First Biosimilar For Cancer Treatment Approved
The Food and Drug Administration (FDA) has approved Mvasi (bevacizumab-awwb; Amgen) as a biosimilar to Avastin (bevacizumab; Genentech) to treat certain colorectal, lung, brain, kidney and cervical cancers, making it the first biosimilar for cancer treatment to be approved in the U.S.
The approval was based on evidence from animal study data, human pharmacokinetic and pharmacodynamics data, and clinical immunogenicity data which demonstrated Mvasi as a biosimilar to Avastin. Specifically, Mvasi is indicated to treat:
- Metastatic colorectal cancer, in combination with intravenous 5-fluorouracil-based chemotherapy for first- or second-line treatment.
- Metastatic colorectal cancer, in combination with fluoropyrimidine-irinotecan- or fluoropyrmidine-oxaliplatin-based chemotherapy for the second-line treatment of patients who have progressed on a first-line bevacizumab product-containing regimen.
- Non-squamous non-small cell lung cancer, in combination with carboplatin and paclitaxel for first line treatment of unresectable, locally advanced, recurrent or metastatic disease.
- Glioblastoma with progressive disease following prior therapy, based on improvement in objective response rate.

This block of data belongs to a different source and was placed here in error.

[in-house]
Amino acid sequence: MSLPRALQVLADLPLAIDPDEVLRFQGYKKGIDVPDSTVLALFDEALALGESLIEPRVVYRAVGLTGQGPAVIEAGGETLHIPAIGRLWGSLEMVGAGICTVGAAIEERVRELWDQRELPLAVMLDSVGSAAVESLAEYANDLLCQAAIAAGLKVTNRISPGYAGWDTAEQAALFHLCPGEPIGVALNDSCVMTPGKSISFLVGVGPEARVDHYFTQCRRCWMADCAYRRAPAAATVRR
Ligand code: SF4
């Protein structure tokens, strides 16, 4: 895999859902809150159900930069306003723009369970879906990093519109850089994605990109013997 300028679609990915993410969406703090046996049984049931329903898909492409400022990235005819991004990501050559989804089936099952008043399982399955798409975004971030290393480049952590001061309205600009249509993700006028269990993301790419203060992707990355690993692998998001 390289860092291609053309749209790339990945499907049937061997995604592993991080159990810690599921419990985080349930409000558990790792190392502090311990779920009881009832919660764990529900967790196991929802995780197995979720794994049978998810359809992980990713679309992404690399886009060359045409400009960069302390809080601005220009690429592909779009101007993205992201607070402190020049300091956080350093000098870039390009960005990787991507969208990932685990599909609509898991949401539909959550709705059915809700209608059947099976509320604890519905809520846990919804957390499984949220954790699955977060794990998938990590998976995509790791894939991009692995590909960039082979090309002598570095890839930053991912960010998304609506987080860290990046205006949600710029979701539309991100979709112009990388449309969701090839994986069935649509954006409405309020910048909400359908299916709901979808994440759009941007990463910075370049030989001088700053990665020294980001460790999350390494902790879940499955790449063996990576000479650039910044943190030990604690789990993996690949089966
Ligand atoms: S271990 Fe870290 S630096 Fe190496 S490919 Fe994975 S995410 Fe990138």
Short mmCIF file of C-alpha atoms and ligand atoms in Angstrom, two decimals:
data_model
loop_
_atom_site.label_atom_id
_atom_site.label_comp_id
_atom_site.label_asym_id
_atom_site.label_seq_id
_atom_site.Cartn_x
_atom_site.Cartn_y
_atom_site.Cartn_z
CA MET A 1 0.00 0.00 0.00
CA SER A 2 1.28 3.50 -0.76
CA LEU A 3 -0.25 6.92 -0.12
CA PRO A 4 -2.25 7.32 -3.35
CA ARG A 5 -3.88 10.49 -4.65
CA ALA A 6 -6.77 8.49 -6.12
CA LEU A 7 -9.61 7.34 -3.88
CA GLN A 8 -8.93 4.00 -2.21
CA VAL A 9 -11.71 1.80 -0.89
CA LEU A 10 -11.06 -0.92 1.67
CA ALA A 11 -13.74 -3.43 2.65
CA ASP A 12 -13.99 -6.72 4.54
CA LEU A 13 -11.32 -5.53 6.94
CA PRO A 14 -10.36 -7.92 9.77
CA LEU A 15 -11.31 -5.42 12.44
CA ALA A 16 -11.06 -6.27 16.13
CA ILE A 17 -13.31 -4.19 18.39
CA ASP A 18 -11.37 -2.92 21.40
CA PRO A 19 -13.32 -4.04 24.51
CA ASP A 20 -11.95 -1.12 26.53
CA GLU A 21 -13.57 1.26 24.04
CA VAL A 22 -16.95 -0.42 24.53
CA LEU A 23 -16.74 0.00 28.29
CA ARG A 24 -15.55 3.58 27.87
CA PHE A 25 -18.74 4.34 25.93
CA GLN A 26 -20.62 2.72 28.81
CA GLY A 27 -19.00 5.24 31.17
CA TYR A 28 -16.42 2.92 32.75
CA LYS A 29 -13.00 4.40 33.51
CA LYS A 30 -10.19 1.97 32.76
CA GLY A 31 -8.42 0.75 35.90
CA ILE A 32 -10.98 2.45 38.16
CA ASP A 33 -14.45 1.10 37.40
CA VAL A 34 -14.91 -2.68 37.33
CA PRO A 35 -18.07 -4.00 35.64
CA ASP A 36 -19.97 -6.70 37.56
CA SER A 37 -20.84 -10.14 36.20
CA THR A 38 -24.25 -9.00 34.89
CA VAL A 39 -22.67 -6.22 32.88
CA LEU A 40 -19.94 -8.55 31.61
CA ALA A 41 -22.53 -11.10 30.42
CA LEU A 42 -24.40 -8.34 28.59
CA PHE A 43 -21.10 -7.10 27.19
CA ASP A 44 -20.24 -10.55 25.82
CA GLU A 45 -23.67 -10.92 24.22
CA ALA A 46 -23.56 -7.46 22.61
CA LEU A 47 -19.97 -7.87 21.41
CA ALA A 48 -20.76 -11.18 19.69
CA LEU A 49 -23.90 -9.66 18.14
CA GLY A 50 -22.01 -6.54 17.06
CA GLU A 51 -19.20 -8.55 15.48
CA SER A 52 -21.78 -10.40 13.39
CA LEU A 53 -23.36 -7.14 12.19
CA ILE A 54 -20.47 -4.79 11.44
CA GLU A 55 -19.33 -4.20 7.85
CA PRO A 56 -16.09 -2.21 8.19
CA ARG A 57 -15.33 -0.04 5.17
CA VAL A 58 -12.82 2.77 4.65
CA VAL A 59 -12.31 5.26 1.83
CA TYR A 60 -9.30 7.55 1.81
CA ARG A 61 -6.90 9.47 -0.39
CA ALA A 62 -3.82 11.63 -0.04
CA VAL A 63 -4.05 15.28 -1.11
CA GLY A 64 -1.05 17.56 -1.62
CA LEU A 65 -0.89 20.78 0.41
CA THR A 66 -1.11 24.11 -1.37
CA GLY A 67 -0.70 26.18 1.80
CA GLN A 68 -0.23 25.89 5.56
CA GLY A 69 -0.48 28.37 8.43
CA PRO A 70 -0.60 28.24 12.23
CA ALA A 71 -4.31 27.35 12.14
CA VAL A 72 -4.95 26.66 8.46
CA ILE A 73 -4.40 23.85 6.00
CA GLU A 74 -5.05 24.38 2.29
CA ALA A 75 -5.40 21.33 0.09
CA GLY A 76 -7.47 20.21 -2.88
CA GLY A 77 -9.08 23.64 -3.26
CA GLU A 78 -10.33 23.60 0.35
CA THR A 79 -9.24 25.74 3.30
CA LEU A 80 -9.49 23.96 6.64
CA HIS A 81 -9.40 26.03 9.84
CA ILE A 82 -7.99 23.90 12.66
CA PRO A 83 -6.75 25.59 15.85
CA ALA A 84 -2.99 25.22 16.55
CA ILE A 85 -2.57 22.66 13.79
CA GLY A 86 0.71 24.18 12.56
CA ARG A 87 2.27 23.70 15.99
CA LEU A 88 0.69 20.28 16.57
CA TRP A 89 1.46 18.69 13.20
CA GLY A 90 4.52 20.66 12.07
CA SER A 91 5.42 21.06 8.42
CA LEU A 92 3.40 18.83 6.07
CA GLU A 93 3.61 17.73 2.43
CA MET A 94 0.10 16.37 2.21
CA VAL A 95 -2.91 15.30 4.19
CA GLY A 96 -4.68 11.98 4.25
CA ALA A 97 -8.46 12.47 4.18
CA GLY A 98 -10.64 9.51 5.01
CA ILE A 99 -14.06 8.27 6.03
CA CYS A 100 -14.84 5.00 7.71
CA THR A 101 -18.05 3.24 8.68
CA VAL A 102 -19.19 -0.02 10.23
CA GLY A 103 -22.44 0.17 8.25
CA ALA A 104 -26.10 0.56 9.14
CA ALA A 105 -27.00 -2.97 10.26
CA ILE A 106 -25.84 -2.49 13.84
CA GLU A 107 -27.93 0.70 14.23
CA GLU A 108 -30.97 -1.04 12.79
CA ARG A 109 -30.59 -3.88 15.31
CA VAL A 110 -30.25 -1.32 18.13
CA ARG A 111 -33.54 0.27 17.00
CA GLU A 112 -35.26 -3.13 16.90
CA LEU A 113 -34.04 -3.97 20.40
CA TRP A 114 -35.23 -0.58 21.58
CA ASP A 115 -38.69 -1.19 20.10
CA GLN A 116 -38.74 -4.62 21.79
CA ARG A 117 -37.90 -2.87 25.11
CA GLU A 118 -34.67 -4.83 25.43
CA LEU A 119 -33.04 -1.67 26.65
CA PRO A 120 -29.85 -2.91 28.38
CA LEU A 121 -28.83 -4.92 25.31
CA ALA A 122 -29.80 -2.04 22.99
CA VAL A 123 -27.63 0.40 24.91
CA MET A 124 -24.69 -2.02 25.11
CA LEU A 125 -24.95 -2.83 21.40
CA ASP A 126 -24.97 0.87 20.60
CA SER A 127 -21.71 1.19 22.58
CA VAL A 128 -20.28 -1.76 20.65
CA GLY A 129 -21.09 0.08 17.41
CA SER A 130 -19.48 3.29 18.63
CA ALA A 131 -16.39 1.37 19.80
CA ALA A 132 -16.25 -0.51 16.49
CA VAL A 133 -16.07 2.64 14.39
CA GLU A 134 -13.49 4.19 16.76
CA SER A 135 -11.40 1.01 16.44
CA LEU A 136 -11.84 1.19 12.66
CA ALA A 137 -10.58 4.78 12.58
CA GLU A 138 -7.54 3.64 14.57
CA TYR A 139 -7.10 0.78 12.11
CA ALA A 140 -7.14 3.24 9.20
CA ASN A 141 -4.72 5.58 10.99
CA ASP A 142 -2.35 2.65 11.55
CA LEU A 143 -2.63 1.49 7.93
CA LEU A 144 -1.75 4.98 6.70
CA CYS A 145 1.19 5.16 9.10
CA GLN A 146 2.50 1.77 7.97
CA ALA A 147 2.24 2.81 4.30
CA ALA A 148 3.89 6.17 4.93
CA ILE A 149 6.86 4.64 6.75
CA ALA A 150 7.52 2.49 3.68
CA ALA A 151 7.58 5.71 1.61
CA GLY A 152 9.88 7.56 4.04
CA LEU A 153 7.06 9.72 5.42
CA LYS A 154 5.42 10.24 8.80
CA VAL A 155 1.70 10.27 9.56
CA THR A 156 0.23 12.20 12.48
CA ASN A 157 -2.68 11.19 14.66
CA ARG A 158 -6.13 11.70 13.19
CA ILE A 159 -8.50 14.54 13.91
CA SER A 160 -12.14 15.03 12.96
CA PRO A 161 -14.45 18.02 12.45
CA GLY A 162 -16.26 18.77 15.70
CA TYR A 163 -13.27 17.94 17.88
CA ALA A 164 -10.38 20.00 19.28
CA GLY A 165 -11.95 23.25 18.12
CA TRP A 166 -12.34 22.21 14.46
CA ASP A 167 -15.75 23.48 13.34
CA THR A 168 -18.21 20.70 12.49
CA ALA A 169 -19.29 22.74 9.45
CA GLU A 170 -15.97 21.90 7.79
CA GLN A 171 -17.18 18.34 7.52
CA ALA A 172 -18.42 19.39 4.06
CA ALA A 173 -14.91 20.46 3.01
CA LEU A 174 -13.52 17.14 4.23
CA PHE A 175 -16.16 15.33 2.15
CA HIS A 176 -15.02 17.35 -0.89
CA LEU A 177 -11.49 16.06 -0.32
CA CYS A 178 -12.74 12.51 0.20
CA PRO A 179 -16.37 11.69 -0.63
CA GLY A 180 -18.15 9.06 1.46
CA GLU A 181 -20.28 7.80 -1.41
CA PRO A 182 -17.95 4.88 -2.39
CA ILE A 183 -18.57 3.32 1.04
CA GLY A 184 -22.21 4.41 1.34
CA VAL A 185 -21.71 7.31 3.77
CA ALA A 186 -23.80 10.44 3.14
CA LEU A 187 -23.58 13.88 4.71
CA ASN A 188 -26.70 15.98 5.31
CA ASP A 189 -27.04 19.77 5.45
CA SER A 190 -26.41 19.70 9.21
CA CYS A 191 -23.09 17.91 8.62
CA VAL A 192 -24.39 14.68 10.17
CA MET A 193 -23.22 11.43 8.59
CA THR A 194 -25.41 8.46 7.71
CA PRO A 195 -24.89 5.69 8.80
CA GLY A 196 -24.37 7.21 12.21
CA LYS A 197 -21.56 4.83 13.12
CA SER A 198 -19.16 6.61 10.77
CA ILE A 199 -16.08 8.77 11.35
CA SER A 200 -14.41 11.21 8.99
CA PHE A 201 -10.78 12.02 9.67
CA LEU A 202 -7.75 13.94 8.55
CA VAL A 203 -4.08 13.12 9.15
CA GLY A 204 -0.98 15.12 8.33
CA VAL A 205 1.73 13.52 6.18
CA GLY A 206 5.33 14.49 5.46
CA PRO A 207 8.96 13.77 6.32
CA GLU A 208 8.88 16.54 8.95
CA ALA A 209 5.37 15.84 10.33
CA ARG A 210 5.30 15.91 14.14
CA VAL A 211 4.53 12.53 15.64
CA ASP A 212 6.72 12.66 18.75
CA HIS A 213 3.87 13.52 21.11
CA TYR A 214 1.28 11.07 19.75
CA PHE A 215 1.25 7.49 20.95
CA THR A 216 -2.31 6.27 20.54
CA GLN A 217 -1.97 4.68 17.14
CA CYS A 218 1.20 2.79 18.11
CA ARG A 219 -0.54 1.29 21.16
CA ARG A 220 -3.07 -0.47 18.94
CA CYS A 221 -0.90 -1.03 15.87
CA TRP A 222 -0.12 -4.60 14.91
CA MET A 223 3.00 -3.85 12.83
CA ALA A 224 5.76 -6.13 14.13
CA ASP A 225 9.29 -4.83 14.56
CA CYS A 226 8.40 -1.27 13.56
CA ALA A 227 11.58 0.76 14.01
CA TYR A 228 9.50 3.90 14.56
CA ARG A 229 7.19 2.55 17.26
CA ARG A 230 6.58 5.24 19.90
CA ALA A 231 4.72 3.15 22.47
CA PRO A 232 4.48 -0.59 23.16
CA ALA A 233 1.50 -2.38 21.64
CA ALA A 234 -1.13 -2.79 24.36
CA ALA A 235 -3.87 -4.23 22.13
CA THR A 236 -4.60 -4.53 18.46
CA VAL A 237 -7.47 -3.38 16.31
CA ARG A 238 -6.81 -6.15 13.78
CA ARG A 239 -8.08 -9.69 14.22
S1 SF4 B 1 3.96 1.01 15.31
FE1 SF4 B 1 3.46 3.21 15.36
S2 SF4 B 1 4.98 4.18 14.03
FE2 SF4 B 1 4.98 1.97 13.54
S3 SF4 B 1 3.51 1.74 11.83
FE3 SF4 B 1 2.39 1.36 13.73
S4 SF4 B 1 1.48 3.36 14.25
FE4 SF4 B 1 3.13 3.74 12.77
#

- Metastatic renal cell carcinoma, in combination with interferon alfa.
- Cervical cancer that is persistent, recurrent, or metastatic, in combination with paclitaxel and cisplatin or paclitaxel and topotecan.
“Bringing new biosimilars to patients, especially for diseases where the cost of existing treatments can be high, is an important way to help spur competition that can lower healthcare costs and increase access to important therapies,” FDA Commissioner Scott Gottlieb, MD, said in a statement.
The Mvasi label contains a Boxed Warning concerning an increased risk of gastrointestinal perforations, surgery and wound healing complications, and severe or fatal pulmonary, gastrointestinal, central nervous system and vaginal hemorrhage. Patients should stop using Mvasi if these side effects become severe or life-threatening.
For more information visit FDA.gov.